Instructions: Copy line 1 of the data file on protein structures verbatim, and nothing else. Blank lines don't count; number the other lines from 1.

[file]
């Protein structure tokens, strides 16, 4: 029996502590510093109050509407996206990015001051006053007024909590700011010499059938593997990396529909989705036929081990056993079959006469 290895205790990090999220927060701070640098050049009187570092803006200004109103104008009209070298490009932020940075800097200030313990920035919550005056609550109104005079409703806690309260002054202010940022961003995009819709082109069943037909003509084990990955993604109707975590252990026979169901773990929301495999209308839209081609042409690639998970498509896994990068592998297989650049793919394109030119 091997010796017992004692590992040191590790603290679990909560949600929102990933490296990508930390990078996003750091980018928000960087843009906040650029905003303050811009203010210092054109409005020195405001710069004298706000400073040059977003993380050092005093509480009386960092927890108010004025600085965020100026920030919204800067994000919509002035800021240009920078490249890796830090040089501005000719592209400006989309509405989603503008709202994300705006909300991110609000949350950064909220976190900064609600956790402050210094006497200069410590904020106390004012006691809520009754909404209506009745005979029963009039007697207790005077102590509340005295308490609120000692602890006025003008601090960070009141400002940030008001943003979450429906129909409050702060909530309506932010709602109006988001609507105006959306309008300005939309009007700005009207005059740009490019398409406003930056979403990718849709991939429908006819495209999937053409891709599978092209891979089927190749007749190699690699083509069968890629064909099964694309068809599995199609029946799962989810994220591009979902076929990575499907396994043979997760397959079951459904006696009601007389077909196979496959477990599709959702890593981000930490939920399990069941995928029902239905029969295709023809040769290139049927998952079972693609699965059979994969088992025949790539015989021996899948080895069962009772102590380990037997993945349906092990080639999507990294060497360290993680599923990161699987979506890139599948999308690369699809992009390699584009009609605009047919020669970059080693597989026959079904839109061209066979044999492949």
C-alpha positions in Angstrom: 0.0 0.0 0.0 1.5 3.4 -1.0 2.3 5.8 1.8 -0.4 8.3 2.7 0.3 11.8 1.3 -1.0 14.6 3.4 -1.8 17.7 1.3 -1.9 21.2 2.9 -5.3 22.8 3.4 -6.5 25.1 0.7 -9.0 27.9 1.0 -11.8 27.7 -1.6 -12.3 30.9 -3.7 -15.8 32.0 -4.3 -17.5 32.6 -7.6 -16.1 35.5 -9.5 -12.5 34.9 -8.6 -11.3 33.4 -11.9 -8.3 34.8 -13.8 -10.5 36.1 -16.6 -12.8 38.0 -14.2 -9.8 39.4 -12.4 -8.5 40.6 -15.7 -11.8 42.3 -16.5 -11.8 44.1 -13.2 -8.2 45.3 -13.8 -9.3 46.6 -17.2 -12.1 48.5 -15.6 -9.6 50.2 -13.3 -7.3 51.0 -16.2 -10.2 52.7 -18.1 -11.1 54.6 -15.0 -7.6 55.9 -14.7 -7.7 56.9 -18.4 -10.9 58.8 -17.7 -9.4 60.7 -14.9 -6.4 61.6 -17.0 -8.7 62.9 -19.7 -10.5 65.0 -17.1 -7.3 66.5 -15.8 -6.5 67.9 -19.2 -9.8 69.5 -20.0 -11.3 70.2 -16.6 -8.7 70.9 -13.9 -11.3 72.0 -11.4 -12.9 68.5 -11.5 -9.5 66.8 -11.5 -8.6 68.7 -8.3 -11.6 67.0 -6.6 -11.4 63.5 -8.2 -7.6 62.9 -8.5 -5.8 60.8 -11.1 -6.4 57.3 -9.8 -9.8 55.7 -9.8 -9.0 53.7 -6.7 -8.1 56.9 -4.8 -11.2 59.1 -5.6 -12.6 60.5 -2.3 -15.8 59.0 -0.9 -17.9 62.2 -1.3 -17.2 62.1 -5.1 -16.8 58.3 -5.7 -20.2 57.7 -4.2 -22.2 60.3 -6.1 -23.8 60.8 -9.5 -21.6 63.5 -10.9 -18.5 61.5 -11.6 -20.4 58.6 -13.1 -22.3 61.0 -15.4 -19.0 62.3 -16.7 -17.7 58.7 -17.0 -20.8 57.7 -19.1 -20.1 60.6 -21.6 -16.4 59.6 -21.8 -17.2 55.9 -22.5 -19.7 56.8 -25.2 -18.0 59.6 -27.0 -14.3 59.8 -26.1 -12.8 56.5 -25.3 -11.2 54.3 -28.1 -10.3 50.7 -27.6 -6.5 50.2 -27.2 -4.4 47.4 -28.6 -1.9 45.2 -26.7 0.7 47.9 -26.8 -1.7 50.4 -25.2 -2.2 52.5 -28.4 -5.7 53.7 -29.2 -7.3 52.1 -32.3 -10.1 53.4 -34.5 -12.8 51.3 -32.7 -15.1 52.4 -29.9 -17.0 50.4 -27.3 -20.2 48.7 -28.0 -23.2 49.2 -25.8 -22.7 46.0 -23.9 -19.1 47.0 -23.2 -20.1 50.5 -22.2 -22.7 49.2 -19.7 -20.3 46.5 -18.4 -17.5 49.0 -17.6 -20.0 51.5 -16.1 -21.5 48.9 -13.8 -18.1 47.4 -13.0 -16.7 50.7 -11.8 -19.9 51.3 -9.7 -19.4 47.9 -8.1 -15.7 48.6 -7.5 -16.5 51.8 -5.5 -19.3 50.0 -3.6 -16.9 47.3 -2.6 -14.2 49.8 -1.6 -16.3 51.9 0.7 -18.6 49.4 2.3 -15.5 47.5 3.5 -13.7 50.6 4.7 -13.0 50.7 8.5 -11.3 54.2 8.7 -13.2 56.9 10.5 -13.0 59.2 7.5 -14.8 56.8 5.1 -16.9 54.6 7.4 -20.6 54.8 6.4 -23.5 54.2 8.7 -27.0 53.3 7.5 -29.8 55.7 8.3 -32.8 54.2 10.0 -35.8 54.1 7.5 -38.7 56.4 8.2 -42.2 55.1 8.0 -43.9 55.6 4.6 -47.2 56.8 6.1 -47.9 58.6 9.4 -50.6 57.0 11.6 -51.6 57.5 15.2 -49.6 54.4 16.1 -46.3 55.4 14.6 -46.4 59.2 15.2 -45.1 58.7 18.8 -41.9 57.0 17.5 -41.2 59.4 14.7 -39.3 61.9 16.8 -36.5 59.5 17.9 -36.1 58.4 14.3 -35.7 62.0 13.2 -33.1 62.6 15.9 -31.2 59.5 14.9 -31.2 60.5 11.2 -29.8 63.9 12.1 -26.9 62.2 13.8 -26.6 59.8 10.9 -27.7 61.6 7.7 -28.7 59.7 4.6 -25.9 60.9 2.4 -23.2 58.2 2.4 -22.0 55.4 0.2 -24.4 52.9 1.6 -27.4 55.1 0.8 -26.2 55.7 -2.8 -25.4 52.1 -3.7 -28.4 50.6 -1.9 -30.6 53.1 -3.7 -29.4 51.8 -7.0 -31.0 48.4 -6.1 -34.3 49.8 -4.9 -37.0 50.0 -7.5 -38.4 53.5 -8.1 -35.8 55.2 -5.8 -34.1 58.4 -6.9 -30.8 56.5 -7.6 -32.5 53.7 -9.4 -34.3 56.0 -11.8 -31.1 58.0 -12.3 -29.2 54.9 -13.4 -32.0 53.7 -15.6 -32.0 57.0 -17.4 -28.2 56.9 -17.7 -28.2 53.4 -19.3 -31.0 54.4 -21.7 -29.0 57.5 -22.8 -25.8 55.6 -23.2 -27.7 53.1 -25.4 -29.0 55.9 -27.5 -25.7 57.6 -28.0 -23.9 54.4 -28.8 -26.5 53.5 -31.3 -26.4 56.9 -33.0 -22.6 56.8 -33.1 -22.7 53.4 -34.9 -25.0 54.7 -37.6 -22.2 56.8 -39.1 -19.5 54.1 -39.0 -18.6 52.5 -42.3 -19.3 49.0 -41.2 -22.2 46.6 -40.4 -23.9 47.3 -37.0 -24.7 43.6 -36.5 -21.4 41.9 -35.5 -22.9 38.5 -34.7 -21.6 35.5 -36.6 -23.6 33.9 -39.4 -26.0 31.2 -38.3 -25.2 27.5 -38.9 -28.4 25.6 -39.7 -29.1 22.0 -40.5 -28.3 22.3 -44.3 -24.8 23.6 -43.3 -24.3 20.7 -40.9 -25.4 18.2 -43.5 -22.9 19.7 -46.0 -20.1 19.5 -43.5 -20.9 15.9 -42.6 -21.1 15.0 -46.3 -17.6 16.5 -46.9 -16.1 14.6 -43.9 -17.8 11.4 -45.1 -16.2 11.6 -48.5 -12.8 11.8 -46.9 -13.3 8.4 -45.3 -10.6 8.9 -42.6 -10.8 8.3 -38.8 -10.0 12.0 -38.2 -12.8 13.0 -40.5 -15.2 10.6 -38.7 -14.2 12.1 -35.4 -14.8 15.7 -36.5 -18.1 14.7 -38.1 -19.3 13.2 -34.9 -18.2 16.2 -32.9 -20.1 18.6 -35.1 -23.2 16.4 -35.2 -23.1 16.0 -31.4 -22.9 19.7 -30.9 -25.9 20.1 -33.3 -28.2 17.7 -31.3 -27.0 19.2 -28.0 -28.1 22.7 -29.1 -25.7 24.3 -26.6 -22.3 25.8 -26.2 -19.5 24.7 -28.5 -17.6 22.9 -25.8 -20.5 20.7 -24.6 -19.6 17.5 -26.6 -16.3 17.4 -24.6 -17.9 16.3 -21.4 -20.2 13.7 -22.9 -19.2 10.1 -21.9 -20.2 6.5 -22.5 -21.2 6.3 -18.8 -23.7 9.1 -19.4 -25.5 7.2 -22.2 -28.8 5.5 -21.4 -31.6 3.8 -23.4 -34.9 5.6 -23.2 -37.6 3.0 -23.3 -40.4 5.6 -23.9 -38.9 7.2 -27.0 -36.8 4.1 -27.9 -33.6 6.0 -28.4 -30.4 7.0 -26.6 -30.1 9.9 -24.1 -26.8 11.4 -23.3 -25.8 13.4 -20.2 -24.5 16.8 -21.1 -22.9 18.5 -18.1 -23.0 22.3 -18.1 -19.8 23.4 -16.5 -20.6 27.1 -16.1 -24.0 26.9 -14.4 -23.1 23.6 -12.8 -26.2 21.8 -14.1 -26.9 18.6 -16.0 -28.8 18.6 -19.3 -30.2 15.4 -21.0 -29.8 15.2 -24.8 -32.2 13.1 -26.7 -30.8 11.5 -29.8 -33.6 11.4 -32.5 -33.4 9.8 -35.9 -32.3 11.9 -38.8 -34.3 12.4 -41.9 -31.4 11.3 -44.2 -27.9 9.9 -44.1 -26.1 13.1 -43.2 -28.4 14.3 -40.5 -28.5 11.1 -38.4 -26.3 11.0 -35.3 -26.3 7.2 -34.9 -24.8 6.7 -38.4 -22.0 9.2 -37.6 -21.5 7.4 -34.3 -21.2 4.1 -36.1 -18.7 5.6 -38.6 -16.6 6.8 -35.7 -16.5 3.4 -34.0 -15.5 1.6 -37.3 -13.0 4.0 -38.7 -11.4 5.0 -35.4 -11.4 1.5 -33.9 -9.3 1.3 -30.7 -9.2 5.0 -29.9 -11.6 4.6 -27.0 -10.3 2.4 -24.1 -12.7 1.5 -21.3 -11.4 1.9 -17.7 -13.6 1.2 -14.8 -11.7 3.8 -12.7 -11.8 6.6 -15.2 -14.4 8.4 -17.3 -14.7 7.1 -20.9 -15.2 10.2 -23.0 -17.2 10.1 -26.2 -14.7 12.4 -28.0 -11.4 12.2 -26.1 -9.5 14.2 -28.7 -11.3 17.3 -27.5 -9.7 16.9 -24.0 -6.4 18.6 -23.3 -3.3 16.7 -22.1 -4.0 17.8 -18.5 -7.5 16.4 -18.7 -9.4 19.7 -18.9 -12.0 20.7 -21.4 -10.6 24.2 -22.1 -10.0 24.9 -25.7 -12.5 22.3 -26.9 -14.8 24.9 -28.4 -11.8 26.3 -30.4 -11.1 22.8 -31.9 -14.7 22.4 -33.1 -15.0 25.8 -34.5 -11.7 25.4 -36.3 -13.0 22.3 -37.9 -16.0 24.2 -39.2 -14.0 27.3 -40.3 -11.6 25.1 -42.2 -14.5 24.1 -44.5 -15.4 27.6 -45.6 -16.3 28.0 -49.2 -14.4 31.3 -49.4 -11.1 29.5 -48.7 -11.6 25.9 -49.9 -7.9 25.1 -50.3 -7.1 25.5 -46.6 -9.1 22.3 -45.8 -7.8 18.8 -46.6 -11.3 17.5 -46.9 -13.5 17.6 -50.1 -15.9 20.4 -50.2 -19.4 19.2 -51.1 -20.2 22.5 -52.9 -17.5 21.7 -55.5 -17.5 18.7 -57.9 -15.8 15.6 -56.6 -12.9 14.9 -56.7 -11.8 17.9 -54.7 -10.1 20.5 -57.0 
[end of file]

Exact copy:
């Protein structure tokens, strides 16, 4: 029996502590510093109050509407996206990015001051006053007024909590700011010499059938593997990396529909989705036929081990056993079959006469 290895205790990090999220927060701070640098050049009187570092803006200004109103104008009209070298490009932020940075800097200030313990920035919550005056609550109104005079409703806690309260002054202010940022961003995009819709082109069943037909003509084990990955993604109707975590252990026979169901773990929301495999209308839209081609042409690639998970498509896994990068592998297989650049793919394109030119 091997010796017992004692590992040191590790603290679990909560949600929102990933490296990508930390990078996003750091980018928000960087843009906040650029905003303050811009203010210092054109409005020195405001710069004298706000400073040059977003993380050092005093509480009386960092927890108010004025600085965020100026920030919204800067994000919509002035800021240009920078490249890796830090040089501005000719592209400006989309509405989603503008709202994300705006909300991110609000949350950064909220976190900064609600956790402050210094006497200069410590904020106390004012006691809520009754909404209506009745005979029963009039007697207790005077102590509340005295308490609120000692602890006025003008601090960070009141400002940030008001943003979450429906129909409050702060909530309506932010709602109006988001609507105006959306309008300005939309009007700005009207005059740009490019398409406003930056979403990718849709991939429908006819495209999937053409891709599978092209891979089927190749007749190699690699083509069968890629064909099964694309068809599995199609029946799962989810994220591009979902076929990575499907396994043979997760397959079951459904006696009601007389077909196979496959477990599709959702890593981000930490939920399990069941995928029902239905029969295709023809040769290139049927998952079972693609699965059979994969088992025949790539015989021996899948080895069962009772102590380990037997993945349906092990080639999507990294060497360290993680599923990161699987979506890139599948999308690369699809992009390699584009009609605009047919020669970059080693597989026959079904839109061209066979044999492949």